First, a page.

The factory turned fortress is thought to have maintained contact with the outside world thanks to one of thousands of Starlink dishes that now connect war-damaged parts of Ukraine to the satellite internet service provided by Elon Musk’s SpaceX company.
Lesia thinks a Starlink dish probably reached Azovstal in mid-March, “because then we had a more or less stable connection ... They were not allowed to speak by phone because it was not secure enough, but we could communicate via messages on the Telegram app”.
“Already in late March, she told me very bad things about the conditions – shortages of food, medicines and drinking water. They washed their bodies perhaps once a week with rainwater, and ate once a day, and had the opportunity to go outside maybe once a week for five or 10 minutes, just to take a breath and then go back.”
At that time, the Russian military was being fought to a bloody standstill outside Ukraine’s two main cities, Kyiv and Kharkiv, prompting the Kremlin to reassess its goals and announce in April that it would focus on “liberating” Mariupol and the rest of Donbas.
“In April the bombing was constant, 24 hours a day. She was very scared because the walls were shaking all the time,” Lesia says of her mum, to whom she gave little tasks to calm her nerves – looking for three red objects or three square things in her subterranean refuge, or taking photos that would tell the story of her time there.
“I tried constantly to reassure her and convince her that everything will be okay, that help is coming, and she believed and trusted me. If one time I didn’t reassure her, she would say ‘Why don’t you tell me this today? Don’t you believe it anymore?’ She held on to my belief, because she and her comrades were losing their own belief.”
Olena looked after about 20 lightly wounded people in Azovstal, but as the bombardment intensified, gruesome images emerged from the besieged plant of soldiers who had suffered severe injuries and undergone surgery in the factory’s makeshift hospital.
Finally, in early May, the United Nations helped broker a series of temporary ceasefires during which civilians were evacuated from Azovstal to Russian-controlled territory, where they were checked in "filtration camps" for links to the Ukrainian military before being allowed to continue to Kyiv-controlled areas.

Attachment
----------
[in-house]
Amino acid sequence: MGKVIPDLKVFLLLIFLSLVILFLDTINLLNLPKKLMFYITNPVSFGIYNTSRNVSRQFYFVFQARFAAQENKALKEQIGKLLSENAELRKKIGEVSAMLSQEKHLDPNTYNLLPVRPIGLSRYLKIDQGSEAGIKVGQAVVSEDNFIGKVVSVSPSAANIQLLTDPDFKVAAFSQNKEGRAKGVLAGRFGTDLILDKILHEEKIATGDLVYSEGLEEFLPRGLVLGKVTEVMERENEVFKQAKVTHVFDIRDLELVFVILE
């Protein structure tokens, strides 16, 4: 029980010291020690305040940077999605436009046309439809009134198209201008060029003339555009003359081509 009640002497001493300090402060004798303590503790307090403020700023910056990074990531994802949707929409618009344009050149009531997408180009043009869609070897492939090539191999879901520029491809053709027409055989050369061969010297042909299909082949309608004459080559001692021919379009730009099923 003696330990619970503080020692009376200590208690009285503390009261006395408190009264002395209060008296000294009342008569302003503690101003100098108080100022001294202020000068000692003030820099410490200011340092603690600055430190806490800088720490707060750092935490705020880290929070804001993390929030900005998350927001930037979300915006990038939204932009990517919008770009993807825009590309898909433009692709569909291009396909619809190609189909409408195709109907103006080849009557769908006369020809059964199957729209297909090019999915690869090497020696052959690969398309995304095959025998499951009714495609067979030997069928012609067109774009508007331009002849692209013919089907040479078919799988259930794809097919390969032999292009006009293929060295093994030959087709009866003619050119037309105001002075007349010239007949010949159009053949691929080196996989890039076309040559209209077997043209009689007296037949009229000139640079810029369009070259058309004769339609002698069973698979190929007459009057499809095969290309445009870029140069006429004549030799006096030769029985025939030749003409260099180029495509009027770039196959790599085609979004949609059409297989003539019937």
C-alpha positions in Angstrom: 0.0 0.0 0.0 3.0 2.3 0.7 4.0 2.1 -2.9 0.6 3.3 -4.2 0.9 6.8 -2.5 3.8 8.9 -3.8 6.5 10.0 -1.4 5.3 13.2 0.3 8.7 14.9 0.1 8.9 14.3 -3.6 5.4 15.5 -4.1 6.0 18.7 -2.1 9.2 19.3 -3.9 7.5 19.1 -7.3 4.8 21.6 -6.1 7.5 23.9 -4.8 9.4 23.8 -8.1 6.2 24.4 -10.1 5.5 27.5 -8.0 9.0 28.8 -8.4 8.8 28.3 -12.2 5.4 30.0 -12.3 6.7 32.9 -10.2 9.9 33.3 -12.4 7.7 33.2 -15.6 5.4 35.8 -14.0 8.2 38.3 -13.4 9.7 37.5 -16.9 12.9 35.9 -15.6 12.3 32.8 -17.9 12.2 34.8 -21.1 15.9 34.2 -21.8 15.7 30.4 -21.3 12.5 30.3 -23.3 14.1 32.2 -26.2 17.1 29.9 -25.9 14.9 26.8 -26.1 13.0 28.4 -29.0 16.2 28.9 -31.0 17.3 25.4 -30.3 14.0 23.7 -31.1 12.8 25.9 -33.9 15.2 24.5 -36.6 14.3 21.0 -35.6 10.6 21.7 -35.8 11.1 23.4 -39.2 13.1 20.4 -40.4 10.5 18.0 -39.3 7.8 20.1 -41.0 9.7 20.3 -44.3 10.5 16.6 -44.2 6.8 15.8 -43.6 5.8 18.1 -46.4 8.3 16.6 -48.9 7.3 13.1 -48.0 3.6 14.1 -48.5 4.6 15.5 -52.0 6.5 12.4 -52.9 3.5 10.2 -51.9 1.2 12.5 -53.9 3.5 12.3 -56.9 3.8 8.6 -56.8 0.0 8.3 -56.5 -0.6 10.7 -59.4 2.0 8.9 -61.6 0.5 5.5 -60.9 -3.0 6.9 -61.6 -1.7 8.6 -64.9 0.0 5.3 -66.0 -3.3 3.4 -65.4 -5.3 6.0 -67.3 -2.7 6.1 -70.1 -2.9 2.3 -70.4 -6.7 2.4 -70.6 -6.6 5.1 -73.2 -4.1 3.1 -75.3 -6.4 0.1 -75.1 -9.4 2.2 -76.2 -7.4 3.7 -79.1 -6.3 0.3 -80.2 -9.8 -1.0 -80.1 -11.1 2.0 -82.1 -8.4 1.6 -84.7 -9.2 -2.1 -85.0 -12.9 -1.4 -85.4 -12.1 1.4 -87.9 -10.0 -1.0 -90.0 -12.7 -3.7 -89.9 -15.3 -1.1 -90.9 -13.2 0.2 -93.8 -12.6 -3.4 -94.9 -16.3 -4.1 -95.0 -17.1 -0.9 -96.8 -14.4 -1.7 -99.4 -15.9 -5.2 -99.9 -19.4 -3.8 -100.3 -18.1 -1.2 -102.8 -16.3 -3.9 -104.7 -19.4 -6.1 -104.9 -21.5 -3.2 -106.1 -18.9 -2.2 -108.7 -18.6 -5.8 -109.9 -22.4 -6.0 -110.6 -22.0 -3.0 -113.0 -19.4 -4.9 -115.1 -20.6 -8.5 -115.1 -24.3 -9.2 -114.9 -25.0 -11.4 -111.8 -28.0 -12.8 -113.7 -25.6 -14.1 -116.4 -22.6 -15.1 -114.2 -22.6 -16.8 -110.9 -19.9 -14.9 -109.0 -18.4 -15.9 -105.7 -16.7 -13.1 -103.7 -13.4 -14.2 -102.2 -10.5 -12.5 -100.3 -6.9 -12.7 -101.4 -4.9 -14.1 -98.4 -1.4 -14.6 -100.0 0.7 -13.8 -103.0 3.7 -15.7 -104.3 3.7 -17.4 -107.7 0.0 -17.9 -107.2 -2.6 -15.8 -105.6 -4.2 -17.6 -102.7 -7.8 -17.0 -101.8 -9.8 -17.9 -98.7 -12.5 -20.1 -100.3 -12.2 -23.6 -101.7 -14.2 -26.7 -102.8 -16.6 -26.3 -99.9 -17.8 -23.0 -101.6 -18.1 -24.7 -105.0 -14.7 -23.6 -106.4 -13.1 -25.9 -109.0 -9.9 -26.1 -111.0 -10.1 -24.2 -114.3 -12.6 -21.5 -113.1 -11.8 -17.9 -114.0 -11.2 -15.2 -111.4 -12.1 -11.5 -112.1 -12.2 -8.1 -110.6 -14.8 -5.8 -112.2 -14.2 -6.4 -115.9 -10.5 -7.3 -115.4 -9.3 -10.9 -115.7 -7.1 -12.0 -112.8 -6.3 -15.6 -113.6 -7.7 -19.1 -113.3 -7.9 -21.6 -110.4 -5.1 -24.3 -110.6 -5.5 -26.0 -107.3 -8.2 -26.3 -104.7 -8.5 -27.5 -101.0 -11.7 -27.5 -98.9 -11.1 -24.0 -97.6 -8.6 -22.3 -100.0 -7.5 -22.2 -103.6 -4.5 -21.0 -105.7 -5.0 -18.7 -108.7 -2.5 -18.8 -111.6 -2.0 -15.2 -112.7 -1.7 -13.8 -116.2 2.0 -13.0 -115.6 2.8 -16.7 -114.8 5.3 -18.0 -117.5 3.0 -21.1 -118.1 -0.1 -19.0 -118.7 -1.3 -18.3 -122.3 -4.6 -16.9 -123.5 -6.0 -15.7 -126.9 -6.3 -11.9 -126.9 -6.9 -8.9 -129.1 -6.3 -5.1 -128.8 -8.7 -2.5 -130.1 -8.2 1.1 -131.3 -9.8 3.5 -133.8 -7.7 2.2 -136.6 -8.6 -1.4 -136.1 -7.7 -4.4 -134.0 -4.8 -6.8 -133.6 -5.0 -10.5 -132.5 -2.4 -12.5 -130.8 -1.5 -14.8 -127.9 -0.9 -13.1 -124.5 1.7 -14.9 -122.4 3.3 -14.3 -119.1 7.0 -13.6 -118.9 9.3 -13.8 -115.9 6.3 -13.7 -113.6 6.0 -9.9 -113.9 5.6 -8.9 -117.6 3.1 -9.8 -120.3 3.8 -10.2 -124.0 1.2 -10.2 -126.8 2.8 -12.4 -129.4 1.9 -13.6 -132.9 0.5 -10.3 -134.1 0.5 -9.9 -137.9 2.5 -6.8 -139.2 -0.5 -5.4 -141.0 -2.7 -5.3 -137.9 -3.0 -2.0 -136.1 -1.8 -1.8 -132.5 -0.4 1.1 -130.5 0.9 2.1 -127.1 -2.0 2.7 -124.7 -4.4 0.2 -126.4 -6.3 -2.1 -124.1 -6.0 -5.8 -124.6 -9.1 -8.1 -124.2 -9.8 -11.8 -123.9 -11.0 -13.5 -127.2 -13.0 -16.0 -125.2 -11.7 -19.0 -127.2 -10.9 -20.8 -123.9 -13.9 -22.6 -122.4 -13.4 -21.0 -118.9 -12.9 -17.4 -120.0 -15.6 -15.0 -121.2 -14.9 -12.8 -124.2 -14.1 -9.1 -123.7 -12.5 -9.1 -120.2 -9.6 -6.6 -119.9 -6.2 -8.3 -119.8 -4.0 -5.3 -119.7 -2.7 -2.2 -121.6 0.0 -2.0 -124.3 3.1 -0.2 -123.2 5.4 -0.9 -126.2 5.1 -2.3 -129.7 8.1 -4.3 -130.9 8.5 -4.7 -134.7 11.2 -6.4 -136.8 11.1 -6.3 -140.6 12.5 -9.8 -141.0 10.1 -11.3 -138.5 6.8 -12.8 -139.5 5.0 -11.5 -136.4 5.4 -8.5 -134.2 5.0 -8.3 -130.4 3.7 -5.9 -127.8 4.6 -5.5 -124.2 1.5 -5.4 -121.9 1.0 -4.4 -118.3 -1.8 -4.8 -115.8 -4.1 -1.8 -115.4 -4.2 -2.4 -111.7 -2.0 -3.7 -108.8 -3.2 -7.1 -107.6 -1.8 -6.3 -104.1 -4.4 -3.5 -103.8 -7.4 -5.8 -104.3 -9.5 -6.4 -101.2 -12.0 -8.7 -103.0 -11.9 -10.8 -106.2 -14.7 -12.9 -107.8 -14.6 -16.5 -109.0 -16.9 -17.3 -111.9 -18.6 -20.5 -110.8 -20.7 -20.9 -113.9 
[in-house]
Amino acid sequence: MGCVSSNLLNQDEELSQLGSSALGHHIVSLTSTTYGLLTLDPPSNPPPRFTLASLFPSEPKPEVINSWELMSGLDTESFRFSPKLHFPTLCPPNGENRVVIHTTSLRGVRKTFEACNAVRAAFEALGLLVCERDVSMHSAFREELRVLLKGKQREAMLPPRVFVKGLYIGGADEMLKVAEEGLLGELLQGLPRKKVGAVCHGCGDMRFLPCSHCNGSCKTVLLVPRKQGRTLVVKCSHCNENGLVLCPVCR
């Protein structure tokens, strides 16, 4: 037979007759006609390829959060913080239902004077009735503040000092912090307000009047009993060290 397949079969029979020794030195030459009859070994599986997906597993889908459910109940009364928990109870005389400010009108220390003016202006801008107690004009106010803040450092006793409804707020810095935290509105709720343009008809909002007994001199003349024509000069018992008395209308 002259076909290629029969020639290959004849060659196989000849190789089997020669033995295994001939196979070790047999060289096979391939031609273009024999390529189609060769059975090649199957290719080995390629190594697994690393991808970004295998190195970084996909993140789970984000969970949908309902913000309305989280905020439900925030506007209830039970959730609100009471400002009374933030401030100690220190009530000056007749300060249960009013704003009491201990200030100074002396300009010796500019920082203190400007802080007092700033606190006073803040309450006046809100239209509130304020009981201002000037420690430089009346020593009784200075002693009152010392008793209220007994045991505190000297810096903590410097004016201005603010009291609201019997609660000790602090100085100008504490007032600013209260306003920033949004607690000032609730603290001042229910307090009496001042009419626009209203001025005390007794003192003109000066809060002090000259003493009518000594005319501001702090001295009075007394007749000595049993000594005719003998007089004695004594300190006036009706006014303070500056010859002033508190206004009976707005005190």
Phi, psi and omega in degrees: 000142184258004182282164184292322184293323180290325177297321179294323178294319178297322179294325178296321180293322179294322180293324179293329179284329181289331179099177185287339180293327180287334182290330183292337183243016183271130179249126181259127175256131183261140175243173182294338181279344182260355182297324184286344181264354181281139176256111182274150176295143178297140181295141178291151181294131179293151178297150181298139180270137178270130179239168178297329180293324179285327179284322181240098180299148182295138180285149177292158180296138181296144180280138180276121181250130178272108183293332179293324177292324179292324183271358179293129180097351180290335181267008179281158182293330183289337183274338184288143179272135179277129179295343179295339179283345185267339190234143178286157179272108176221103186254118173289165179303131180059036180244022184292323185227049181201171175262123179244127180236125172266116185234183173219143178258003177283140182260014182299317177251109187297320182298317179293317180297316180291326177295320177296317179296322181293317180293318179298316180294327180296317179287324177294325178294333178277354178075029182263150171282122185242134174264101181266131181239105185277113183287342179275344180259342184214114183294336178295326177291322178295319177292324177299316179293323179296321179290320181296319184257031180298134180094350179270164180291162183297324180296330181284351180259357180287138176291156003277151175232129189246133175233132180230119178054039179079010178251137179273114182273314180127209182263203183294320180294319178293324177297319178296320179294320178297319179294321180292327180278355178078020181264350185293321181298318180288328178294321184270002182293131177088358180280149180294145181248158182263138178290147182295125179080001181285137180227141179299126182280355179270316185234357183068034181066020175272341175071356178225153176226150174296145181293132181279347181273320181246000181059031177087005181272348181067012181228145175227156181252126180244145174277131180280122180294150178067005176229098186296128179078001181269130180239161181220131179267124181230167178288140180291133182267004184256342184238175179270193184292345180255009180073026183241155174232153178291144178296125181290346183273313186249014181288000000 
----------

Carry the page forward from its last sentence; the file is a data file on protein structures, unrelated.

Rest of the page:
“Our last contact was on May 7th,” says Lesia.
“Mum said it was pretty much quiet during the day because the evacuation of civilians had started. But at night it continued to be a nightmare, and they were bombing from the air and with all kinds of weapons. She said it was very scary.”
Kyiv told the Azov regiment, marines and other troops to surrender Azovstal last week after successfully defying and tying up a significant number of Russian units for three months, and Moscow announced last Friday that it had full control of the plant.
Ukrainian officials say a deal was reached, with the help of the UN and Red Cross, for the Azovstal troops to return home through a prisoner exchange with Russia; the Kremlin says they will be treated according to international law, but it is not clear that it will class them as prisoners of war, and prominent Moscow politicians have called them terrorists and war criminals who should not be exchanged and could face the death penalty.
“I don’t trust them at all – we are dealing with Russia, which in my mind is a terrorist organisation, and we can expect anything from them,” says Lesia.
“I’m just waiting for my mum to call ... Maybe she wouldn’t tell me the full truth, maybe they will make her tell me something, but from her voice I will be able to tell if she is really okay or not.”
Lesia has been scouring photographs and footage of people captured by Russia at Azovstal, without finding any trace of her mother. A glimmer of hope came from two members of Olena's unit, who contacted relatives to say they were being held in the Russian-controlled town of Olenivka, near Donetsk, and were being treated decently.
“When we talked about it, she said captivity was something she was more scared of than death … So now – when I have no contact with her and don’t know if she is with at least some of her comrades, or is completely alone – it drives me crazy,” Lesia says.
Now she hopes the world will not forget about Azovstal’s defenders, or lose interest in Ukraine as Russia’s invasion grinds on for many months or years.
“We Ukrainians feel this support very much – it is very, very important to us,” Lesia says.
“I passed on to my mum all the words of support that I received … It’s what kept them alive, and kept them believing that they would survive, and that the world would save them.”